Key Resolve Foal Eagle – Renews War Threats on the Korean Peninsula
This week is week three of Key Resolve Foal Eagle – the annual US-South Korean joint war games that led to alarming war tensions on the Korean peninsula in 2013.
What’s different about this year’s exercise is that it will test for the first time a strategy called “tailored deterrence” in preparation for a potential nuclear attack from North Korea. This is a very offensive strategy as it contains provisions for a preemptive strike based on even a suspicion of North Korean missile launch activity. Its aim is to strike first and eliminate the missile site prior to launch. This is missile offense, not defense, and escalates, rather than deters, the potential for military confrontation. For a good exposition of what tailored deterrence and kill chain will mean for the Korean peninsula – read Gregory Elich’s What’s Annoying the North Koreans?
This year’s exercise raises the threat of war for another reason. The photo above is of Yeonpyeong Island three years ago after an artillery exchange between North and South Korea that took place during the US-South Korean “Hoguk” military exercises. South Korean troops fired 900 live artillery rounds into contested waters towards North Korea and North Korea fired back. The skirmish killed four people on Yeongpyeong Island.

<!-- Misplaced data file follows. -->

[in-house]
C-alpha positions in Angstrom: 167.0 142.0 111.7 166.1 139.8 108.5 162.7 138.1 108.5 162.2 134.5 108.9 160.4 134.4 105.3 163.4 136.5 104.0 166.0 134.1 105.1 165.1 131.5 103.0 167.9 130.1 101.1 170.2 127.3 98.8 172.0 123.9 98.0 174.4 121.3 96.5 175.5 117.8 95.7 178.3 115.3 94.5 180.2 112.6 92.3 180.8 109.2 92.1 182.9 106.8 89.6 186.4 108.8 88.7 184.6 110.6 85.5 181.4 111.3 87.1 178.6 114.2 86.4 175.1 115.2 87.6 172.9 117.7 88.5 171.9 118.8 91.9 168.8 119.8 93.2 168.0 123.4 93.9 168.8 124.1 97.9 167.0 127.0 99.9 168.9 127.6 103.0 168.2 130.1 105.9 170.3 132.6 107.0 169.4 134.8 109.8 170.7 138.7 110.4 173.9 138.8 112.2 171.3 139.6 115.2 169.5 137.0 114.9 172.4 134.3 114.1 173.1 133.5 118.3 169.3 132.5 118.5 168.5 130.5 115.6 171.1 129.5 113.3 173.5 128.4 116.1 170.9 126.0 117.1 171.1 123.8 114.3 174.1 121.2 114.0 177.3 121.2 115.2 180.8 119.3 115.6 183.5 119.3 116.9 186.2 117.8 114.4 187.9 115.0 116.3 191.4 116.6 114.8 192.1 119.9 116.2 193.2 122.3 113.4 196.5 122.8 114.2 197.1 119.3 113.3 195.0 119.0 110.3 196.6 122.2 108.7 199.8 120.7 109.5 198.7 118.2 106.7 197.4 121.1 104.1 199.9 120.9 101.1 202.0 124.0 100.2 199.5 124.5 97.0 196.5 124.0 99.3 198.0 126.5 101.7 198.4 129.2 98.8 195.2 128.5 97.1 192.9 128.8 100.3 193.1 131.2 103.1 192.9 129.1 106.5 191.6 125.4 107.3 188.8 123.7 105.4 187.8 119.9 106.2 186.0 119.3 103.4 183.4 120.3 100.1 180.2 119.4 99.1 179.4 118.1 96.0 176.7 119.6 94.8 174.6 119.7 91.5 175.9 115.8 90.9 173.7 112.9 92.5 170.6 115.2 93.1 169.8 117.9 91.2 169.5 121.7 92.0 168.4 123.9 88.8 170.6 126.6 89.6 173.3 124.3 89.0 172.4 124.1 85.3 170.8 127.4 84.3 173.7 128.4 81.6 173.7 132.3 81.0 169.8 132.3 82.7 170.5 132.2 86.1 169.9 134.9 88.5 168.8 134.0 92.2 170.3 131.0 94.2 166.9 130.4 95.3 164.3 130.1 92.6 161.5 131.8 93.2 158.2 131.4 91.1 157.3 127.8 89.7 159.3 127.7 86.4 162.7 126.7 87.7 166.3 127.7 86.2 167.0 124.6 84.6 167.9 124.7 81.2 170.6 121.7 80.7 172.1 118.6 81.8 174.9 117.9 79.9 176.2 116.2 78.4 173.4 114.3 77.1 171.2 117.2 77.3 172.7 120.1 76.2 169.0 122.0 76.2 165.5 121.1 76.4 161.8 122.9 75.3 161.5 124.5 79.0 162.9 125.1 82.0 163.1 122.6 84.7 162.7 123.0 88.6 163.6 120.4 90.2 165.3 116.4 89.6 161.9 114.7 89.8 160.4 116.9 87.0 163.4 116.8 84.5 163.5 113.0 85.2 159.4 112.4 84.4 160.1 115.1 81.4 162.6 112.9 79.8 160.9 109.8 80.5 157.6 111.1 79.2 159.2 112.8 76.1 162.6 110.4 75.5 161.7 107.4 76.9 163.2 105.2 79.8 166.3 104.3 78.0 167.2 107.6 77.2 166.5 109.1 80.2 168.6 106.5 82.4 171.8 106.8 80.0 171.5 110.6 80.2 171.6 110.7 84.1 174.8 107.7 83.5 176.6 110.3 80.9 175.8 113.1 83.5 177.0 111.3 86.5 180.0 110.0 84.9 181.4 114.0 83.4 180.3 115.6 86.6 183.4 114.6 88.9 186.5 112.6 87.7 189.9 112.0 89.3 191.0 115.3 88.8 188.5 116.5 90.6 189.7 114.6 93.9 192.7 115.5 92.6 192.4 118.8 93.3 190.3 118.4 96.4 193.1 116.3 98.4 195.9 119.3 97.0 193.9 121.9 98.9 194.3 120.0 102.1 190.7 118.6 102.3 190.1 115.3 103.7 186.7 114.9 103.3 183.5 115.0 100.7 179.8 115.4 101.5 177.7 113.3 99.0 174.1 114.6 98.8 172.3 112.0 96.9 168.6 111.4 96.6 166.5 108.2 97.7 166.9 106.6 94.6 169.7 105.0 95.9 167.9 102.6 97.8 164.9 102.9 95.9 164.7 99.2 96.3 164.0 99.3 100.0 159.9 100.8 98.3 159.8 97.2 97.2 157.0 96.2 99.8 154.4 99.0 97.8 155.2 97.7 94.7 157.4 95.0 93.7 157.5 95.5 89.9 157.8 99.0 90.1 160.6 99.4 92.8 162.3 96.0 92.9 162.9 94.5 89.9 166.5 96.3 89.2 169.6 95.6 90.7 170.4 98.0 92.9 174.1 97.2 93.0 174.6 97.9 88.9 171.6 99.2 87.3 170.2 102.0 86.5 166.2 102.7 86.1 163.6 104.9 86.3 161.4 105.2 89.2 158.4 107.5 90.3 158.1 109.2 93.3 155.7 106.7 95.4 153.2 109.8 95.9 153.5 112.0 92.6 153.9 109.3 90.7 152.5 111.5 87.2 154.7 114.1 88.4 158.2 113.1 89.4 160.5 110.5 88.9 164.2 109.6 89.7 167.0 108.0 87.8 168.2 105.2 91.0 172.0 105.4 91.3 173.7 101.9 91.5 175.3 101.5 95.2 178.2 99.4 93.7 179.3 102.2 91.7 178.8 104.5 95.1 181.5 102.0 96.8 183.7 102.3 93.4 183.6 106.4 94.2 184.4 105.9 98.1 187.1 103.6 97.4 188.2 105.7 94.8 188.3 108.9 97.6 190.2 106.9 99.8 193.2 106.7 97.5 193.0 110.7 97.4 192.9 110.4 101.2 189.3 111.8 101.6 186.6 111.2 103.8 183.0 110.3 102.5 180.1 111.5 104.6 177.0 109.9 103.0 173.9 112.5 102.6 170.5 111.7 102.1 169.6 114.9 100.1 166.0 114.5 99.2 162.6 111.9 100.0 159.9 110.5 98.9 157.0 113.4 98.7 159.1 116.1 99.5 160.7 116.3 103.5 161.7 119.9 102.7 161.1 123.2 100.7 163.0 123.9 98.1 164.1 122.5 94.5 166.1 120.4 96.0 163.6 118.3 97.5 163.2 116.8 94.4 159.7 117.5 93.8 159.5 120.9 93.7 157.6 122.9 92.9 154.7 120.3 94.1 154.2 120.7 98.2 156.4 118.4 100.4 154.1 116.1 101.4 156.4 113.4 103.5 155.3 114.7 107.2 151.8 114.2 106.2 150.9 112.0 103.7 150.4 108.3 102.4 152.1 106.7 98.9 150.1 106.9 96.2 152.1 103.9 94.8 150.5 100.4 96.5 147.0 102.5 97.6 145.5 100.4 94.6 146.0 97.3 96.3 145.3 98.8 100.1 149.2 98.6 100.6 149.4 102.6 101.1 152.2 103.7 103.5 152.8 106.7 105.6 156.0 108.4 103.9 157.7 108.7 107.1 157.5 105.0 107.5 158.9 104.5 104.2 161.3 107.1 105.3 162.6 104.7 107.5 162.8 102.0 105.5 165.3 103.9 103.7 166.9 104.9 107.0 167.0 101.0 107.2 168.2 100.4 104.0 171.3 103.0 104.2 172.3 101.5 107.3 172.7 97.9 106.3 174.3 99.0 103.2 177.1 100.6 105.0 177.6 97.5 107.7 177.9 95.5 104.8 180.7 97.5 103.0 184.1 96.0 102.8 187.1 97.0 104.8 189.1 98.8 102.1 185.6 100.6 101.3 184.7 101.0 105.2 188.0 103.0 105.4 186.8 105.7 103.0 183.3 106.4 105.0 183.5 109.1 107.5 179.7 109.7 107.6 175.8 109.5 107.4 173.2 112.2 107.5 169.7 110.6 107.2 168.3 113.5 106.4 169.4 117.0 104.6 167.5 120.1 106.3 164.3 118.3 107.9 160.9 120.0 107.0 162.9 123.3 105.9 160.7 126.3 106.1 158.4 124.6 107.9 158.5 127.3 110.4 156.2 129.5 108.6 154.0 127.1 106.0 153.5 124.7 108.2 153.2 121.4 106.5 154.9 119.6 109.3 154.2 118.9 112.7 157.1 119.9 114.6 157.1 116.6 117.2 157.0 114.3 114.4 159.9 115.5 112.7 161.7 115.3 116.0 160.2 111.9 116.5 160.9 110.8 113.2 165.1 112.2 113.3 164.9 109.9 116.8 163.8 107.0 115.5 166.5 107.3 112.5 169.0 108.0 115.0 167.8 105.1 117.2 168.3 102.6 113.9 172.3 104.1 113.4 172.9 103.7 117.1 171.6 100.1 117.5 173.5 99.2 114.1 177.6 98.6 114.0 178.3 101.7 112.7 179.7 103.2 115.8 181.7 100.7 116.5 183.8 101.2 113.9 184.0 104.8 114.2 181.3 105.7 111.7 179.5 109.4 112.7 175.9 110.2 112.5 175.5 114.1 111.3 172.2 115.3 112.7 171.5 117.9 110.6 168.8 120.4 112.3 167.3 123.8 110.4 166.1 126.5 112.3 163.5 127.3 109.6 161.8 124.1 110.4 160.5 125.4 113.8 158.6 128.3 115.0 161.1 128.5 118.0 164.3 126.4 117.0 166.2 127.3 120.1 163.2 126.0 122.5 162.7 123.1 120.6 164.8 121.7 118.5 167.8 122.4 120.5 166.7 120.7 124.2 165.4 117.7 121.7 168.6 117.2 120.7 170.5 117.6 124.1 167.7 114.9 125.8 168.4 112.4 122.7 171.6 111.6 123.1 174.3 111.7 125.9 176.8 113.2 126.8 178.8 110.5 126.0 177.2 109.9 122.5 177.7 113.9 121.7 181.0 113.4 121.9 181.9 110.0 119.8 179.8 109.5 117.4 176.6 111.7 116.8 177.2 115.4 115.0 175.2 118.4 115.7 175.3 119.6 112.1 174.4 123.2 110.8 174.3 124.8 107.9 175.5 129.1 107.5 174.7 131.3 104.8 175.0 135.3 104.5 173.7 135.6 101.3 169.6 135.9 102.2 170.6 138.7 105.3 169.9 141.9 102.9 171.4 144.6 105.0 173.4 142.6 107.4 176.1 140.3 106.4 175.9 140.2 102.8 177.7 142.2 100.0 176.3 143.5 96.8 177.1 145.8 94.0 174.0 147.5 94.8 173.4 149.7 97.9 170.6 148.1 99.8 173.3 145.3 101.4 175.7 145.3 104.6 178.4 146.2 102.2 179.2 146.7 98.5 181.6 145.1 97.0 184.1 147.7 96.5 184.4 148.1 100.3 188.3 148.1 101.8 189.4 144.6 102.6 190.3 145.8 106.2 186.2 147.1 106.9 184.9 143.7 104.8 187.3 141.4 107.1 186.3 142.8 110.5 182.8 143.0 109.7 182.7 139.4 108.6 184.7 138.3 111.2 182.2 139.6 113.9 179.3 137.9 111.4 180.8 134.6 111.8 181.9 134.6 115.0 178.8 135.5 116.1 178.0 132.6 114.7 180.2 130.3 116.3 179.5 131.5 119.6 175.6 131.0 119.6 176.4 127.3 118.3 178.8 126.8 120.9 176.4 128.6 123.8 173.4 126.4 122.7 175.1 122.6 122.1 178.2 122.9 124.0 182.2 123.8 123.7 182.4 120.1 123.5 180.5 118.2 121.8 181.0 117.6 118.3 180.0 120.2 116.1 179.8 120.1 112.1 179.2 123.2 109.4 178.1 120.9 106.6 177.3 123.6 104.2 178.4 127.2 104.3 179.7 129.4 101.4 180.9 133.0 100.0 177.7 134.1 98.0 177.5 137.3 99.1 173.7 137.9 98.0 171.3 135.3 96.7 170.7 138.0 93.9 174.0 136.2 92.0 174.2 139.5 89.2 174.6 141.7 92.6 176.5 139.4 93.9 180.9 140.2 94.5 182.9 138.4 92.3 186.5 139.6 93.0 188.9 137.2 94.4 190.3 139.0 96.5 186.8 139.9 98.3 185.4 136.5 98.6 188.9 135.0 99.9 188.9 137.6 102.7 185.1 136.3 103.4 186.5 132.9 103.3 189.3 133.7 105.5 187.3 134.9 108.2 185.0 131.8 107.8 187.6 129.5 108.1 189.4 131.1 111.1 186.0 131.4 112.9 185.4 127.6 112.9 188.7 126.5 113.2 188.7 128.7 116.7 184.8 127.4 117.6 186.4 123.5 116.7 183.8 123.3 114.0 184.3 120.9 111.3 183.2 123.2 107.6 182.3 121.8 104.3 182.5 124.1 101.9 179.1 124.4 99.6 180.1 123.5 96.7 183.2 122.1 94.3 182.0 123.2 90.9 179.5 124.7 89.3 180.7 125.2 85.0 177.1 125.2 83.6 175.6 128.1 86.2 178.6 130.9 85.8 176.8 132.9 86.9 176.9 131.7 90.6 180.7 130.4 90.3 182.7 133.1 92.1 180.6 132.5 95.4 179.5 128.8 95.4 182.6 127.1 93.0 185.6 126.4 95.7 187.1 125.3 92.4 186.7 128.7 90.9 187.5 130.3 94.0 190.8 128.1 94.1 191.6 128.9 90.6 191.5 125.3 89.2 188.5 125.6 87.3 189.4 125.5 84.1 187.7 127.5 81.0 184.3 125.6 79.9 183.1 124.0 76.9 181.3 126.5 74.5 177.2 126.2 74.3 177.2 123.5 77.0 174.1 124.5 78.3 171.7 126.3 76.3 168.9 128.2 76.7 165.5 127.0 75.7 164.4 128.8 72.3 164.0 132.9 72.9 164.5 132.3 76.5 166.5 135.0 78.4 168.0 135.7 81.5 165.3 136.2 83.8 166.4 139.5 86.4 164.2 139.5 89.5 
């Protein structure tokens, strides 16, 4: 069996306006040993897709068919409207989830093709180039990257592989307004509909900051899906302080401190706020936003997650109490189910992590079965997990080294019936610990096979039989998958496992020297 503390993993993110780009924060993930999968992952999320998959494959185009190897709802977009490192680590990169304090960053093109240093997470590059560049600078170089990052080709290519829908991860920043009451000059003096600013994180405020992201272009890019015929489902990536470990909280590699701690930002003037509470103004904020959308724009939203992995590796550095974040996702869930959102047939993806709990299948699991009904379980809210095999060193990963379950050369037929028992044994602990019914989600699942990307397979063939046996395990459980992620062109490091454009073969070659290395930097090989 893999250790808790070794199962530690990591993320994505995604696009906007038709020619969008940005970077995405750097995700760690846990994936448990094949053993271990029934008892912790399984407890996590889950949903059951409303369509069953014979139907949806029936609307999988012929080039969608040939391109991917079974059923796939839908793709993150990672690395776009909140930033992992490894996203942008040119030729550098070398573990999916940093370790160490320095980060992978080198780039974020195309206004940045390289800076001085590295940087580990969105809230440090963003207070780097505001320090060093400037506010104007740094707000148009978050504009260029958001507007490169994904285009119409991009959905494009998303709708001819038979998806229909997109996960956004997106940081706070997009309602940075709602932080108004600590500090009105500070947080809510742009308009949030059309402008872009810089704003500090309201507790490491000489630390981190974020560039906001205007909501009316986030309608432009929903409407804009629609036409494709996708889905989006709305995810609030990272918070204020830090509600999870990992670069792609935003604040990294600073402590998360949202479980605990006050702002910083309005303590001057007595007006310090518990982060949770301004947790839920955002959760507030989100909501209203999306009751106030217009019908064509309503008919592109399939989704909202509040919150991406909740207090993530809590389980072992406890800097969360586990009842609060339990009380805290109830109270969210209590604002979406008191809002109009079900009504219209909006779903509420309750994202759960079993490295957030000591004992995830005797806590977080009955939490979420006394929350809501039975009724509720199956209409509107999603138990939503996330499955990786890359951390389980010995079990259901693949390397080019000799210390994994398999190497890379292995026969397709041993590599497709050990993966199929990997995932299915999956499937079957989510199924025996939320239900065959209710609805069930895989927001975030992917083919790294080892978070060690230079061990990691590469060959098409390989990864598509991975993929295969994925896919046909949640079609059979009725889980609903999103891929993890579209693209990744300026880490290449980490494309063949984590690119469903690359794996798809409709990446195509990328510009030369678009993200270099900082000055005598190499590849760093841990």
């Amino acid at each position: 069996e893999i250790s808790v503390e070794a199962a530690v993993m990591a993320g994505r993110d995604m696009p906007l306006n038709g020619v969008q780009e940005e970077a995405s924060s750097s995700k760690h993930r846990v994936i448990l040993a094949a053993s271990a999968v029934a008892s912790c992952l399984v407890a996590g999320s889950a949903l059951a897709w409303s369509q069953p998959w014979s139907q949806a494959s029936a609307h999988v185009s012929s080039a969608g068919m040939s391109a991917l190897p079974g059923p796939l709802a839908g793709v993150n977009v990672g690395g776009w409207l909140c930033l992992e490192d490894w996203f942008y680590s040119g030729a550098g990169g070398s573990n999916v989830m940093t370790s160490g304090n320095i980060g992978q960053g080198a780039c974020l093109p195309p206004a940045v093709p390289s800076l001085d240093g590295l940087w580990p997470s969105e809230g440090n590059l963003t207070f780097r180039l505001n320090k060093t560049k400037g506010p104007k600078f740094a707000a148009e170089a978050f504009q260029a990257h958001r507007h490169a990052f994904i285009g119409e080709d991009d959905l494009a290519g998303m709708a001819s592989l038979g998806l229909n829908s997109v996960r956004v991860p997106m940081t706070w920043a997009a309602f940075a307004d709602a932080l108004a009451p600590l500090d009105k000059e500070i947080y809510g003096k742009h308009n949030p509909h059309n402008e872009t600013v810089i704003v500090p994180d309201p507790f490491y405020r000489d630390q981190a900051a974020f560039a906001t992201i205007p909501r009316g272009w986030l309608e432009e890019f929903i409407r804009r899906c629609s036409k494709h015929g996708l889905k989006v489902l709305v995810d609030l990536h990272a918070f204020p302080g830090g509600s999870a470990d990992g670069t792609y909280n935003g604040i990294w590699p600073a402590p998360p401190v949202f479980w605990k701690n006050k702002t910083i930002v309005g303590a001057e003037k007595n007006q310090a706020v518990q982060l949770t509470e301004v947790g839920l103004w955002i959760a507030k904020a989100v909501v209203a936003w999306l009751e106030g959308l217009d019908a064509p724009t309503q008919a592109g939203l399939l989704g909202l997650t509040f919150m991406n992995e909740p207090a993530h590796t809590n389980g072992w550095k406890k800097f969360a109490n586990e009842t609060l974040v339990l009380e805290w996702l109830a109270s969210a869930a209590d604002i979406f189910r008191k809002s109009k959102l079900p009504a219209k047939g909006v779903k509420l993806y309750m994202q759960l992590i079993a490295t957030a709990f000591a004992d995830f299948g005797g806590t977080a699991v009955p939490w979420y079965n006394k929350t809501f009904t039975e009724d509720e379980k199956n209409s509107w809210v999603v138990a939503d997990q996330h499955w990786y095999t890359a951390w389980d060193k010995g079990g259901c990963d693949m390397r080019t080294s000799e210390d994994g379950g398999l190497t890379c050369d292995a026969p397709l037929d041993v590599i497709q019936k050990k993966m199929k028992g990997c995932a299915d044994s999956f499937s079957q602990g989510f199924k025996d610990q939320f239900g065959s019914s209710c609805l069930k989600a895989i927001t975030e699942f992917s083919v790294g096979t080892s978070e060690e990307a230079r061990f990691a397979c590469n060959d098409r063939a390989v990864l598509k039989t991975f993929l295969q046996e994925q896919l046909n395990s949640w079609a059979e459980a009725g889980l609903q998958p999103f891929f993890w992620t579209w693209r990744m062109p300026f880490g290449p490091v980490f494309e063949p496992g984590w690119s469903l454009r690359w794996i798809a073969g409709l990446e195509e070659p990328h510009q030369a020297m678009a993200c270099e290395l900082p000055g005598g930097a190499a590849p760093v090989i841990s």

Since the incident, no provisions have been adopted to prevent such an incident from happening again. In fact, if the same skirmish were to recur, it could have even direr consequences. Last year, US and South Korean authorities adopted a counter provocation plan, which calls for US and South Korean forces to retaliate immediately in the event of any perceived provocation from the north, with the aim of taking out the source of the attack. A situation like that can quickly escalate into a full scale confrontation. Referring to the plan, a senior U.S. administration official admitted, “Overreaction by South Korea is a real risk.” In other words, increased tensions during US-South Korean joint war games can lead to a local military skirmish – like what happened on Yeongpyeong Island three years ago – which can in turn trigger overreaction and quickly spiral into full scale war.
According to a 1978 House Armed Services Committee report, the ongoing state of war on the Korean peninsula makes South Korea the best training ground for US forces. The presence of a “real live adversary north of the DMZ” justifies the use of strategic weapons like B2s and B52s and provides an ideal situation for testing battle scenarios. For this reason, thousands, sometimes tens of thousands of US troops are flown into Korea from not just nearby Guam and Okinawa, but also Hawaii as well as the U.S. mainland to participate in these exercises. Key Resolve is the world’s largest computer simulation exercise and routinely practices OPLAN 5027, which imagines full scale war on the Korean peninsula and calls for the emergency deployment of massive reinforcements from the U.S. mainland.